Oh, come on, Isaac, you linked twice (post #65 and #71) to the page which did not contain any explanation.

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... years and years of not being used to "horse view" and having people shout -- we're being deceived...

And that's why, during those "years and years" there was a caption educating people it was a fish-eye (or horse-eye). Then again, in case of a fish-eye, especially the circular one, nobody felt deceived even without a caption (intrigued, yes), as it was so obvious it was a special effect.

The problem with the originally linked photo is that it is, just like department store mirrors, distorted just so that it leaves us on the verge of wondering if we shall be in awe from mother nature, or ask for explanation (in case of department store mirrors, most of us choose to believe it is mother nature Wink)
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Slobodan

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« Reply #84 on: June 26, 2013, 02:10:30 PM »
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If people linked to the image on the photographer's website instead of websites that had copied the image...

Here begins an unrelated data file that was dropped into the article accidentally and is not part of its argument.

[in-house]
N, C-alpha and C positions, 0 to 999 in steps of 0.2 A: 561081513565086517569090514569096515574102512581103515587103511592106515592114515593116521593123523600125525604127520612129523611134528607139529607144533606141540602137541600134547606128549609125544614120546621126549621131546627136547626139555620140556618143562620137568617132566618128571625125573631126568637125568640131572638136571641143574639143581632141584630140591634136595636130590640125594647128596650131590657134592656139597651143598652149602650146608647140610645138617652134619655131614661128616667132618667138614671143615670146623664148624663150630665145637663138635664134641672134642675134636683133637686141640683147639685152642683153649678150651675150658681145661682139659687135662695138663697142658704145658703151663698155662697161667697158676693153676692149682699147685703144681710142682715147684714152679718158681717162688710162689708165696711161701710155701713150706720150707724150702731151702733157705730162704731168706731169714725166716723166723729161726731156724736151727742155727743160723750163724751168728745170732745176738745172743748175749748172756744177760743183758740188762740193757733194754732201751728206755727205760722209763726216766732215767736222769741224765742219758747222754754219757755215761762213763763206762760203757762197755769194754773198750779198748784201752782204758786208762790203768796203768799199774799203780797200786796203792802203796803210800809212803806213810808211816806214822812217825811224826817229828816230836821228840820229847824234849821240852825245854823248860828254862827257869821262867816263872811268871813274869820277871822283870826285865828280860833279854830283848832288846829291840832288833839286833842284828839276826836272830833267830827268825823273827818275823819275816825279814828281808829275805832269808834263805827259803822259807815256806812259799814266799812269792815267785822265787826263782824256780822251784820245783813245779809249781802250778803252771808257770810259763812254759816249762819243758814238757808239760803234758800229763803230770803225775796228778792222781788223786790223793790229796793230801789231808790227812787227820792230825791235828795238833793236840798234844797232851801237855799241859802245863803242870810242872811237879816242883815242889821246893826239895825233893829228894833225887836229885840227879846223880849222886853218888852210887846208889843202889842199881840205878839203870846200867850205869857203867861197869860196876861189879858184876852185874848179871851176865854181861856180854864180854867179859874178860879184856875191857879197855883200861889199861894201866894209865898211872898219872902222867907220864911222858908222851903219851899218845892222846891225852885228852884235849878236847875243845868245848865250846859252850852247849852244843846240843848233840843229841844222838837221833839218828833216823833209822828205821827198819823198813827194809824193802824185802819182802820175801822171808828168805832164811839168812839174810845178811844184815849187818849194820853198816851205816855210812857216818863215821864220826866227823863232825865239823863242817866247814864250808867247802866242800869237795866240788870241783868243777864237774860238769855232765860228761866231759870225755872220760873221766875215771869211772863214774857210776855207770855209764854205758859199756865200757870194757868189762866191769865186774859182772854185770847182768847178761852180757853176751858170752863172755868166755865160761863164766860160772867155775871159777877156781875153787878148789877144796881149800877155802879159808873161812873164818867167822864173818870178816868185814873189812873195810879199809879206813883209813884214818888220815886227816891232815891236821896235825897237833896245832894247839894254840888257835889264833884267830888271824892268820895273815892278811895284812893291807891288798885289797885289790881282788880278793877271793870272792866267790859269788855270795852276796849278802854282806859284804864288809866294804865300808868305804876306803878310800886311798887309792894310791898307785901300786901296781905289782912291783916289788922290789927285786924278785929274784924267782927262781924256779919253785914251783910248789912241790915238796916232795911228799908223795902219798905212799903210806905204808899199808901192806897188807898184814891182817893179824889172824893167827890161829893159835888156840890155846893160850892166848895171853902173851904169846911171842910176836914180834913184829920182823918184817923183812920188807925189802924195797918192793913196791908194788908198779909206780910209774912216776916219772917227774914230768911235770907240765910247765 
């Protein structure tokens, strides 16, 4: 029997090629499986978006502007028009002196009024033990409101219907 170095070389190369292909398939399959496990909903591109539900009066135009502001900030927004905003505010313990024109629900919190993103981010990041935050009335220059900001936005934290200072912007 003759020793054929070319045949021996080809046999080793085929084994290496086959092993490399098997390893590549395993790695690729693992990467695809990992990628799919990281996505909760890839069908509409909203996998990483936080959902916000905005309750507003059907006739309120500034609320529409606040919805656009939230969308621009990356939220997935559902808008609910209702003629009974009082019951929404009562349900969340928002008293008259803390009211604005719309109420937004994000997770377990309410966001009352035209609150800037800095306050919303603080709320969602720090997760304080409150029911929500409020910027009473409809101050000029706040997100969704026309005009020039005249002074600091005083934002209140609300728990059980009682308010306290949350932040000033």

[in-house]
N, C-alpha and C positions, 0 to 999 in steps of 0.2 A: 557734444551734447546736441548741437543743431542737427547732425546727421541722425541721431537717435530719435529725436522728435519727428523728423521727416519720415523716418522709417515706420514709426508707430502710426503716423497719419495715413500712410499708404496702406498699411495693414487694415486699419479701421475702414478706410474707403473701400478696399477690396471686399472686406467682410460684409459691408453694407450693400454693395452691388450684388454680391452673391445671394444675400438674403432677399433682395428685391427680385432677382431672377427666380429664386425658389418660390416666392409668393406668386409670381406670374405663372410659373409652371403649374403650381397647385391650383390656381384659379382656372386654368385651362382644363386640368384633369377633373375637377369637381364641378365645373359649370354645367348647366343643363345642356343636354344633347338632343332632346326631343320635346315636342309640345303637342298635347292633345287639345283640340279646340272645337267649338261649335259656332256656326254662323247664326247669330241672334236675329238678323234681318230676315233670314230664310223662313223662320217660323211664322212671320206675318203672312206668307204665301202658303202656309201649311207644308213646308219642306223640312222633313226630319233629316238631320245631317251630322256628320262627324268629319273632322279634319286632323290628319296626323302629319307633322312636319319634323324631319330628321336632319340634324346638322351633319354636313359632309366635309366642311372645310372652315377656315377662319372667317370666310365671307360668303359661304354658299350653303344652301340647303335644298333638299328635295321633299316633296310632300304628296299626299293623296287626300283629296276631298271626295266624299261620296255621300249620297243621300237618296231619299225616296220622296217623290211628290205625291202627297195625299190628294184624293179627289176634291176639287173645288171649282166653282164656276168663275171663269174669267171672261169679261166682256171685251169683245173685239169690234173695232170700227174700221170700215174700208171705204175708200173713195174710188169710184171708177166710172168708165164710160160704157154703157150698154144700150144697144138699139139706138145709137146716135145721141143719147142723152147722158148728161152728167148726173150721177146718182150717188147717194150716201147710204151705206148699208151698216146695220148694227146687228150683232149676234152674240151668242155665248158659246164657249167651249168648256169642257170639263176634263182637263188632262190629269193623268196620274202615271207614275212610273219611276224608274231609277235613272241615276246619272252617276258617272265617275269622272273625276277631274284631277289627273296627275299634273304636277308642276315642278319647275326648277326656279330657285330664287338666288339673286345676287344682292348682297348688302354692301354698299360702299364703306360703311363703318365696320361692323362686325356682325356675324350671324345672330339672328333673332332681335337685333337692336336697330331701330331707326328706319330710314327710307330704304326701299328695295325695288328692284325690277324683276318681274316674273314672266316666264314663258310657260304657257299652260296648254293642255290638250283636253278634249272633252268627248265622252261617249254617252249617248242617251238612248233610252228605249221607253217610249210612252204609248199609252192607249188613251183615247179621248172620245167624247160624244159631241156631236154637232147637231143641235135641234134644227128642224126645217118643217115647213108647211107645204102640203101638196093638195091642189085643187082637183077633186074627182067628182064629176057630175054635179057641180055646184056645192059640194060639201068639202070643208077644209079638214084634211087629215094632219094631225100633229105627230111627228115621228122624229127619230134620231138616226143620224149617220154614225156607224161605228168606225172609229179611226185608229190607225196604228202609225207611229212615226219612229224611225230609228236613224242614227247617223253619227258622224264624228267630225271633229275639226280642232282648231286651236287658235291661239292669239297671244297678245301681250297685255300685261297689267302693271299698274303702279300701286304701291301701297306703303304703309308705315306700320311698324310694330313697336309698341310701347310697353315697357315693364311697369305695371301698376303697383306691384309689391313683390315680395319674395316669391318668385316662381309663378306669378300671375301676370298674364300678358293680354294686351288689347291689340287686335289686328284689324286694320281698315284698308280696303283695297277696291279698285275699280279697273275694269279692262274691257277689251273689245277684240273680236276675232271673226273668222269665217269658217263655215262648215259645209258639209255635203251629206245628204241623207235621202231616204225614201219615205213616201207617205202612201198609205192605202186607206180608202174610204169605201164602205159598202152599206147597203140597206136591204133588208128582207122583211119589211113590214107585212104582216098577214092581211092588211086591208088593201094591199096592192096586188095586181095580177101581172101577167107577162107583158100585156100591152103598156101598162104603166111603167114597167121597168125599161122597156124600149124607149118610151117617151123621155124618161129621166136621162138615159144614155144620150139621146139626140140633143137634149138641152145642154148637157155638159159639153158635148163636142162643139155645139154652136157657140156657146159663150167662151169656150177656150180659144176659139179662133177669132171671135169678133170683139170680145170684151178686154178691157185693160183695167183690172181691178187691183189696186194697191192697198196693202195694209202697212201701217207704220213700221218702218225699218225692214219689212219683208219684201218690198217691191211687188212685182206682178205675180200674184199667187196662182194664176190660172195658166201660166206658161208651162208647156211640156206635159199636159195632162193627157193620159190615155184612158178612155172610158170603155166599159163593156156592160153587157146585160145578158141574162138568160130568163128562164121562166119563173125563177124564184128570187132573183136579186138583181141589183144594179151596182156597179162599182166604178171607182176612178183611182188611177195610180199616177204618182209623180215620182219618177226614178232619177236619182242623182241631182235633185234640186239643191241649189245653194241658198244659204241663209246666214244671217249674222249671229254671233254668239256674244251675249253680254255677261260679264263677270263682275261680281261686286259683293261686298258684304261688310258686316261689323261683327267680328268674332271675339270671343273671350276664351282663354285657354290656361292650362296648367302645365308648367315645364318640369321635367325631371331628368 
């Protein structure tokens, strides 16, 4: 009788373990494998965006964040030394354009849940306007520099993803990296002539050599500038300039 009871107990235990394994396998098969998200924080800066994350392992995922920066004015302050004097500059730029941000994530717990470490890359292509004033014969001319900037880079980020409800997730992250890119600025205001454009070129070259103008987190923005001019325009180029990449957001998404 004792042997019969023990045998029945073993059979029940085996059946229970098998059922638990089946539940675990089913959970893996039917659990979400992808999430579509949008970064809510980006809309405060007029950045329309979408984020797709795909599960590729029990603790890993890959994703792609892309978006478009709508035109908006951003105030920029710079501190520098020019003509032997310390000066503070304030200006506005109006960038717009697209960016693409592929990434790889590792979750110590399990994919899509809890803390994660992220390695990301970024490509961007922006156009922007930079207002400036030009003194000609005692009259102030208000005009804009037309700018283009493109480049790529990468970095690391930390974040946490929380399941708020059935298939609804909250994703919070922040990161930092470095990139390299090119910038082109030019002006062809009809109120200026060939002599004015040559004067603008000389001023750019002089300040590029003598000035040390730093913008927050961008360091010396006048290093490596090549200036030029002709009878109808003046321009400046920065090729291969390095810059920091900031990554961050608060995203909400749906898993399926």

That explains one of the images.  Does it explain the Wind Curtains image as well?  I tried to view that gallery but his website is so messed up that viewing the images is quite difficult.

Aside from that, it raises the question of whether a viewer should be required to look deep into a photographer's website for 'evidence' of manipulation or whether it should be more easily available.  Same question Slobodan raises.

As I said earlier, in this realm - art - it doesn't matter.  Do whatever you like.  But if he tried to pass the image off as an 'authentic' representation of the scene for documentary or other 'record' purposes then that would be problematic.
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Isaac
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« Reply #85 on: June 26, 2013, 02:47:04 PM »